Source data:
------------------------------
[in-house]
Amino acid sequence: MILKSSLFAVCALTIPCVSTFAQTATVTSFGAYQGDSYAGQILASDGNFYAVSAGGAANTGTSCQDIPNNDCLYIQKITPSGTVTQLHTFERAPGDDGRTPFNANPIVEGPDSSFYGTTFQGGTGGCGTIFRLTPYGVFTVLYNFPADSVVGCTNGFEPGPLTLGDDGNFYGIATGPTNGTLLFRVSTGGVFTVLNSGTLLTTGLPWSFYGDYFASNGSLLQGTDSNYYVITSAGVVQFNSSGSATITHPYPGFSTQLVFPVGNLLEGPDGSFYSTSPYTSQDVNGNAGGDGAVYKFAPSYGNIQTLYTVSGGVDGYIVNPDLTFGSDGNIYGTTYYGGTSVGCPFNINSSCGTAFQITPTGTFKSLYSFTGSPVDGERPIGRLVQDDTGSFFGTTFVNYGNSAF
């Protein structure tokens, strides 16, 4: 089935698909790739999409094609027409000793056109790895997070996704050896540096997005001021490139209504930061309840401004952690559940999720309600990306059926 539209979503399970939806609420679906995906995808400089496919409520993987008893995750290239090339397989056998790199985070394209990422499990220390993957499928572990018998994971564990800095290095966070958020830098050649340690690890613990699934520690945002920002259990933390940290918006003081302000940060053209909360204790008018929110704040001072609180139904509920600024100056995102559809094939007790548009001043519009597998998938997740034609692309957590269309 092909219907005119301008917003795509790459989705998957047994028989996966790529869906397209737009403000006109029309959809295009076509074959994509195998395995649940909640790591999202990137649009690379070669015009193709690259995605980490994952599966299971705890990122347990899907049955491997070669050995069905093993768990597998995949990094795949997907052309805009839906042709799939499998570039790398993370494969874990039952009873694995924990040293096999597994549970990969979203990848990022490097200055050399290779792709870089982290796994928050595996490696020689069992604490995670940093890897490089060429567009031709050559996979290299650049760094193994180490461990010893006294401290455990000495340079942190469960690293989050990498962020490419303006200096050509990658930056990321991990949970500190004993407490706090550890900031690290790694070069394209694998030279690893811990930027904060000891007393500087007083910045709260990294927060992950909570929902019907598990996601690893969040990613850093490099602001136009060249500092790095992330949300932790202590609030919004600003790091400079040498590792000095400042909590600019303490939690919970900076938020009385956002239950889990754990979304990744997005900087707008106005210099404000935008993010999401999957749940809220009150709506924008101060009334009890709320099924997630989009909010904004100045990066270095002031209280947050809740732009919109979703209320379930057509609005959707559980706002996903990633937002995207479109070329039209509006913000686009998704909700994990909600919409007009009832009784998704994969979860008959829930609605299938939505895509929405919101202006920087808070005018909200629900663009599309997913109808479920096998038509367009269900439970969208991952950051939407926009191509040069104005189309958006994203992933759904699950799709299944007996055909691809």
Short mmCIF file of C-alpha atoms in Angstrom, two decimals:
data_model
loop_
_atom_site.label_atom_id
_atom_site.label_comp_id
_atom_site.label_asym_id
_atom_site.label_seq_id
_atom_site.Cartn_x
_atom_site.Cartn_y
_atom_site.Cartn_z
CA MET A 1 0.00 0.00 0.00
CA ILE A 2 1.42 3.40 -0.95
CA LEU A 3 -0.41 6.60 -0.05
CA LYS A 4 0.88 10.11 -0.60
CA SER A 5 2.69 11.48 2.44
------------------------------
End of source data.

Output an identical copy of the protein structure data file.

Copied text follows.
[in-house]
Amino acid sequence: MILKSSLFAVCALTIPCVSTFAQTATVTSFGAYQGDSYAGQILASDGNFYAVSAGGAANTGTSCQDIPNNDCLYIQKITPSGTVTQLHTFERAPGDDGRTPFNANPIVEGPDSSFYGTTFQGGTGGCGTIFRLTPYGVFTVLYNFPADSVVGCTNGFEPGPLTLGDDGNFYGIATGPTNGTLLFRVSTGGVFTVLNSGTLLTTGLPWSFYGDYFASNGSLLQGTDSNYYVITSAGVVQFNSSGSATITHPYPGFSTQLVFPVGNLLEGPDGSFYSTSPYTSQDVNGNAGGDGAVYKFAPSYGNIQTLYTVSGGVDGYIVNPDLTFGSDGNIYGTTYYGGTSVGCPFNINSSCGTAFQITPTGTFKSLYSFTGSPVDGERPIGRLVQDDTGSFFGTTFVNYGNSAF
């Protein structure tokens, strides 16, 4: 089935698909790739999409094609027409000793056109790895997070996704050896540096997005001021490139209504930061309840401004952690559940999720309600990306059926 539209979503399970939806609420679906995906995808400089496919409520993987008893995750290239090339397989056998790199985070394209990422499990220390993957499928572990018998994971564990800095290095966070958020830098050649340690690890613990699934520690945002920002259990933390940290918006003081302000940060053209909360204790008018929110704040001072609180139904509920600024100056995102559809094939007790548009001043519009597998998938997740034609692309957590269309 092909219907005119301008917003795509790459989705998957047994028989996966790529869906397209737009403000006109029309959809295009076509074959994509195998395995649940909640790591999202990137649009690379070669015009193709690259995605980490994952599966299971705890990122347990899907049955491997070669050995069905093993768990597998995949990094795949997907052309805009839906042709799939499998570039790398993370494969874990039952009873694995924990040293096999597994549970990969979203990848990022490097200055050399290779792709870089982290796994928050595996490696020689069992604490995670940093890897490089060429567009031709050559996979290299650049760094193994180490461990010893006294401290455990000495340079942190469960690293989050990498962020490419303006200096050509990658930056990321991990949970500190004993407490706090550890900031690290790694070069394209694998030279690893811990930027904060000891007393500087007083910045709260990294927060992950909570929902019907598990996601690893969040990613850093490099602001136009060249500092790095992330949300932790202590609030919004600003790091400079040498590792000095400042909590600019303490939690919970900076938020009385956002239950889990754990979304990744997005900087707008106005210099404000935008993010999401999957749940809220009150709506924008101060009334009890709320099924997630989009909010904004100045990066270095002031209280947050809740732009919109979703209320379930057509609005959707559980706002996903990633937002995207479109070329039209509006913000686009998704909700994990909600919409007009009832009784998704994969979860008959829930609605299938939505895509929405919101202006920087808070005018909200629900663009599309997913109808479920096998038509367009269900439970969208991952950051939407926009191509040069104005189309958006994203992933759904699950799709299944007996055909691809």
Short mmCIF file of C-alpha atoms in Angstrom, two decimals:
data_model
loop_
_atom_site.label_atom_id
_atom_site.label_comp_id
_atom_site.label_asym_id
_atom_site.label_seq_id
_atom_site.Cartn_x
_atom_site.Cartn_y
_atom_site.Cartn_z
CA MET A 1 0.00 0.00 0.00
CA ILE A 2 1.42 3.40 -0.95
CA LEU A 3 -0.41 6.60 -0.05
CA LYS A 4 0.88 10.11 -0.60
CA SER A 5 2.69 11.48 2.44